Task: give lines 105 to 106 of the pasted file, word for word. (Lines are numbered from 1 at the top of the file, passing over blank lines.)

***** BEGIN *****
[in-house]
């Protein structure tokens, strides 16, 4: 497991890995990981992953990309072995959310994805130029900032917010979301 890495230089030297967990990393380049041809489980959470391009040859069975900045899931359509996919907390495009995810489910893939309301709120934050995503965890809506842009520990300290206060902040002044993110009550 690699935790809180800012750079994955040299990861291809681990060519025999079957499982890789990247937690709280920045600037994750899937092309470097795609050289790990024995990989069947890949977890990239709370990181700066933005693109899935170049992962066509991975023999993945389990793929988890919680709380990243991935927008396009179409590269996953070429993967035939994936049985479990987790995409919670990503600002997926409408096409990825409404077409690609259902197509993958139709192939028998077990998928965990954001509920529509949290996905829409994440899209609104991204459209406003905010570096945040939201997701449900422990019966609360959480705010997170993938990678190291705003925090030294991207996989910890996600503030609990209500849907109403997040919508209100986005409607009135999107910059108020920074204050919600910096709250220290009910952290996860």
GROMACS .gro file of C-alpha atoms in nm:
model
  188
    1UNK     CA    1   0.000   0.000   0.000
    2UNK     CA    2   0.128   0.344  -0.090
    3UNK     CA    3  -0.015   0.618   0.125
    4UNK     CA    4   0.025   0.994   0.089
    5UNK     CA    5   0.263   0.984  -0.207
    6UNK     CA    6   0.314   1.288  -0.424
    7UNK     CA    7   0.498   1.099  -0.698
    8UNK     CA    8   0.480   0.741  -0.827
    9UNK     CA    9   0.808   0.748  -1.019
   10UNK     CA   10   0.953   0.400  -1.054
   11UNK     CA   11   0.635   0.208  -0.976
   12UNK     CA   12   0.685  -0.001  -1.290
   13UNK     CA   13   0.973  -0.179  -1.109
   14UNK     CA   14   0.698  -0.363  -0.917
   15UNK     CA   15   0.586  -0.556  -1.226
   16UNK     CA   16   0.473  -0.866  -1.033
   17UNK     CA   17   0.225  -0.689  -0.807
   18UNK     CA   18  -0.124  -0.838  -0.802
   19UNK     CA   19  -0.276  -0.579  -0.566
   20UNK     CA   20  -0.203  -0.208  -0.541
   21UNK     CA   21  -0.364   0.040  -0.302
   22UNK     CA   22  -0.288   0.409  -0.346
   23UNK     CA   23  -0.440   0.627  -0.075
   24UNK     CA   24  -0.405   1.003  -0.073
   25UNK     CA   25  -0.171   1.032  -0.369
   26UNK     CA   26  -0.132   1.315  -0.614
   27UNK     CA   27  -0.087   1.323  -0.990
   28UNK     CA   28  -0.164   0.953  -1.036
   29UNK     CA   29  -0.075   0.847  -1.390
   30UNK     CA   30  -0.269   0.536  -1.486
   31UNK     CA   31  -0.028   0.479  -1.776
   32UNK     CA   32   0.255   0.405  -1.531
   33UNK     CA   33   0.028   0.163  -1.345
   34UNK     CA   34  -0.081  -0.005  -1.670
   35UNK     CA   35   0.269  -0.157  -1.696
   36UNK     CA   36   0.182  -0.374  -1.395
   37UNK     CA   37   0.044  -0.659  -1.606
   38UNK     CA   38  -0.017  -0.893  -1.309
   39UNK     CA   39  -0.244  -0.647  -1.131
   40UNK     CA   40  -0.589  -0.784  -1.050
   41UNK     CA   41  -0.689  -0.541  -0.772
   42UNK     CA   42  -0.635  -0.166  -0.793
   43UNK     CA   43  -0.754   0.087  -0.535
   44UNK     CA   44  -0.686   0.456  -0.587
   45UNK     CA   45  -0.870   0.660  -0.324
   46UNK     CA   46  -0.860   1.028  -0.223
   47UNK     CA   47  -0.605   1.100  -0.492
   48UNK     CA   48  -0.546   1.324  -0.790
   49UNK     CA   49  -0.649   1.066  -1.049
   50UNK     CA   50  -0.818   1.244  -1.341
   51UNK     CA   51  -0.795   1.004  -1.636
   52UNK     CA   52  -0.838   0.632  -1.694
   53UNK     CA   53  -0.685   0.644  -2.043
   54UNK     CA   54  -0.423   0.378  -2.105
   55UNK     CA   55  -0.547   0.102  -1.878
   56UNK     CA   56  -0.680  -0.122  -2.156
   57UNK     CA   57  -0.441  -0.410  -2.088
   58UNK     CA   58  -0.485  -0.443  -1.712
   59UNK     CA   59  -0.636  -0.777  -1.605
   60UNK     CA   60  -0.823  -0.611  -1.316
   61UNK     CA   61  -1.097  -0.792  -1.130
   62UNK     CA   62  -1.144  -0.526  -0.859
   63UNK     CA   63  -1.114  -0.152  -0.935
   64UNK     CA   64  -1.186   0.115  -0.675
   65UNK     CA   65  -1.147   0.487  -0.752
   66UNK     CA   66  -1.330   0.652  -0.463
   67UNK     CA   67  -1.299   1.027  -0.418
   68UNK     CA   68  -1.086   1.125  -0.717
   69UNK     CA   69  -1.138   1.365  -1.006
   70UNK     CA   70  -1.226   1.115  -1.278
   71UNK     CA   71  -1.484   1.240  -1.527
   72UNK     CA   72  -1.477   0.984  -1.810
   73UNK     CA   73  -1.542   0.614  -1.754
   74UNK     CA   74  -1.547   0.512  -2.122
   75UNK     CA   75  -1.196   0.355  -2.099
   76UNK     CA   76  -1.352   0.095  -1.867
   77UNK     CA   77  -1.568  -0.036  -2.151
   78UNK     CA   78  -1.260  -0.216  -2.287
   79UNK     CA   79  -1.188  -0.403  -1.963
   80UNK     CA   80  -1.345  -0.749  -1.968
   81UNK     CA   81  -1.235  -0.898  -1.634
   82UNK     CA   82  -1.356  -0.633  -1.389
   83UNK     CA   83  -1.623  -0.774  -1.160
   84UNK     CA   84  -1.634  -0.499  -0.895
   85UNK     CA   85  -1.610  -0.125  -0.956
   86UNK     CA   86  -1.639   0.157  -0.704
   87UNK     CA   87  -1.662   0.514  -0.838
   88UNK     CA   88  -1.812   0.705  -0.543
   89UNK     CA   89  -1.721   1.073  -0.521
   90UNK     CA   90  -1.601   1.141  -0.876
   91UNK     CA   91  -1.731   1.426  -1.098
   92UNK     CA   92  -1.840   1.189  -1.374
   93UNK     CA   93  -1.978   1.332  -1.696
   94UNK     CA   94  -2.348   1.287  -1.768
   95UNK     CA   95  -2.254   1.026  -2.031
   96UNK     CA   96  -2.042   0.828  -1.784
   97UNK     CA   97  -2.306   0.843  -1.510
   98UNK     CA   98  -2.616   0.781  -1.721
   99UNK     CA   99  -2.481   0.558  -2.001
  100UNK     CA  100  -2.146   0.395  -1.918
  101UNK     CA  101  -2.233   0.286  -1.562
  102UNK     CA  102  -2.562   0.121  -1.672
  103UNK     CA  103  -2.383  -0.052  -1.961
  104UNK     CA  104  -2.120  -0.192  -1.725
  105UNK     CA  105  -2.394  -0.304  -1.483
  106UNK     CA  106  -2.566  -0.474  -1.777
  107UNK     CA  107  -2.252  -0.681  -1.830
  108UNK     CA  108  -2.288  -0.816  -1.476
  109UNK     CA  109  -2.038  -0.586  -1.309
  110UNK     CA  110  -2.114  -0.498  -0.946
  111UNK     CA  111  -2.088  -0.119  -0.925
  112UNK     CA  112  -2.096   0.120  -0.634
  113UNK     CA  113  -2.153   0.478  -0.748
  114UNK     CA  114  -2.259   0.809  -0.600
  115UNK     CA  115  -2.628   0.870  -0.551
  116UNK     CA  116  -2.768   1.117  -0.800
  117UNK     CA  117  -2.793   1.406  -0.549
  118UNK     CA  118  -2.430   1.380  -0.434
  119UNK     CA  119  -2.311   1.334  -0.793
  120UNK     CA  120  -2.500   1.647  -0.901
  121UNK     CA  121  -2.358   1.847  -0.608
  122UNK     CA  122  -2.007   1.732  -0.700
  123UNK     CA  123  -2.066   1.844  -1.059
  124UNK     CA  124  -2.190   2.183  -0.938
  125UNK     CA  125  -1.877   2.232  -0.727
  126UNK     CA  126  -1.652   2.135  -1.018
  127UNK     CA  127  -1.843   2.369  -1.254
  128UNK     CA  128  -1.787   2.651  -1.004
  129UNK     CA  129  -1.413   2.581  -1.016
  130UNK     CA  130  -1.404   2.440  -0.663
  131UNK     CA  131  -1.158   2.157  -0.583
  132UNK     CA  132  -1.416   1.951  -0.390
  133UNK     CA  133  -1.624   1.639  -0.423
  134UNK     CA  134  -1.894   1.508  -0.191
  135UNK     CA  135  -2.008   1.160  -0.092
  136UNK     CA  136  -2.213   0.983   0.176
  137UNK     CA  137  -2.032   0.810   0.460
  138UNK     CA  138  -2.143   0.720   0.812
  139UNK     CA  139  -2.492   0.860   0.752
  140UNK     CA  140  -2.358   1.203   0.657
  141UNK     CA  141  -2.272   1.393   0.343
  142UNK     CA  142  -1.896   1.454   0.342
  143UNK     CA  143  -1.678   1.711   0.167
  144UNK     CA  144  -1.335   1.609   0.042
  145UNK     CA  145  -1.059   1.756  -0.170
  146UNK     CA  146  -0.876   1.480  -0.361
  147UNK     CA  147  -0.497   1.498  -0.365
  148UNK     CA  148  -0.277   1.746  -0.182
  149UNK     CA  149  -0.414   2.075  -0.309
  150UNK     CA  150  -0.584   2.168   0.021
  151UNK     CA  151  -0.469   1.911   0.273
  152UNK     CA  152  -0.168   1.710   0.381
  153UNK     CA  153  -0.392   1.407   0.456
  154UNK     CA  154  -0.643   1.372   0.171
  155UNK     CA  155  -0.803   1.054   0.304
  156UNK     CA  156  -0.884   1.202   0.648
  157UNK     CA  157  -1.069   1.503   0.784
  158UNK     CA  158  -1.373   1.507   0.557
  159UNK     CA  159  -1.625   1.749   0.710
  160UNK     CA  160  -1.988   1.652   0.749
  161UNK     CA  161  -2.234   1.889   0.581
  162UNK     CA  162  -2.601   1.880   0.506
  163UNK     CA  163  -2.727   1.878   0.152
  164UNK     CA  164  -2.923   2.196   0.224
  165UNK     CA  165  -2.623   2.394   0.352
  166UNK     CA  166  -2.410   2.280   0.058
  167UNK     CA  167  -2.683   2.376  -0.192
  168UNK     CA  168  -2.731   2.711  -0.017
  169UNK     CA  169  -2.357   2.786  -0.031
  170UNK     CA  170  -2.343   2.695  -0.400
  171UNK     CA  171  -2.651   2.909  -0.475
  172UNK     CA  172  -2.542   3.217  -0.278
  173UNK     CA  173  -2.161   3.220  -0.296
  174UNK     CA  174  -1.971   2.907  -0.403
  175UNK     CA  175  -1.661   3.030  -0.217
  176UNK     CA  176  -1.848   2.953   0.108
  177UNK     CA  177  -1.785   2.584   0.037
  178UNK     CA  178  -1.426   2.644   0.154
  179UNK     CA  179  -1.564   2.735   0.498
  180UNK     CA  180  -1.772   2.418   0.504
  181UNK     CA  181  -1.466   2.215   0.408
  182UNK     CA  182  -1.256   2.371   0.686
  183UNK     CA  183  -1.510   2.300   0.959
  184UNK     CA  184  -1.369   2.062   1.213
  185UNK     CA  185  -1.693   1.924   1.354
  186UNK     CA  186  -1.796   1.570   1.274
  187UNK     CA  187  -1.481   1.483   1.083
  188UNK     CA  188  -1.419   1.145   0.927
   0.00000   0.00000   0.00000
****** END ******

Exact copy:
  100UNK     CA  100  -2.146   0.395  -1.918
  101UNK     CA  101  -2.233   0.286  -1.562